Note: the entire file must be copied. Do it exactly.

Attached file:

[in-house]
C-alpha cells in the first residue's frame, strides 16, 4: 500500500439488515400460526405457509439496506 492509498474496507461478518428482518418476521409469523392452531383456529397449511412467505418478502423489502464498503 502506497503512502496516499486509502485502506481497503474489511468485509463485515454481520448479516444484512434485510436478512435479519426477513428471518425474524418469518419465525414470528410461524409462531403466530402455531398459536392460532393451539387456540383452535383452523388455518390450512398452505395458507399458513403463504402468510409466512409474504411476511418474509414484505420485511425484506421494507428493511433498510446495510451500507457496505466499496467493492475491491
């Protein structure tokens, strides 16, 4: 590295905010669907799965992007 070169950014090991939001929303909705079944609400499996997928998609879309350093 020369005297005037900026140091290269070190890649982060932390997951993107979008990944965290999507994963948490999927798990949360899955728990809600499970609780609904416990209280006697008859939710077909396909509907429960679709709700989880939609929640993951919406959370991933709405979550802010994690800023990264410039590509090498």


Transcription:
[in-house]
C-alpha cells in the first residue's frame, strides 16, 4: 500500500439488515400460526405457509439496506 492509498474496507461478518428482518418476521409469523392452531383456529397449511412467505418478502423489502464498503 502506497503512502496516499486509502485502506481497503474489511468485509463485515454481520448479516444484512434485510436478512435479519426477513428471518425474524418469518419465525414470528410461524409462531403466530402455531398459536392460532393451539387456540383452535383452523388455518390450512398452505395458507399458513403463504402468510409466512409474504411476511418474509414484505420485511425484506421494507428493511433498510446495510451500507457496505466499496467493492475491491
């Protein structure tokens, strides 16, 4: 590295905010669907799965992007 070169950014090991939001929303909705079944609400499996997928998609879309350093 020369005297005037900026140091290269070190890649982060932390997951993107979008990944965290999507994963948490999927798990949360899955728990809600499970609780609904416990209280006697008859939710077909396909509907429960679709709700989880939609929640993951919406959370991933709405979550802010994690800023990264410039590509090498």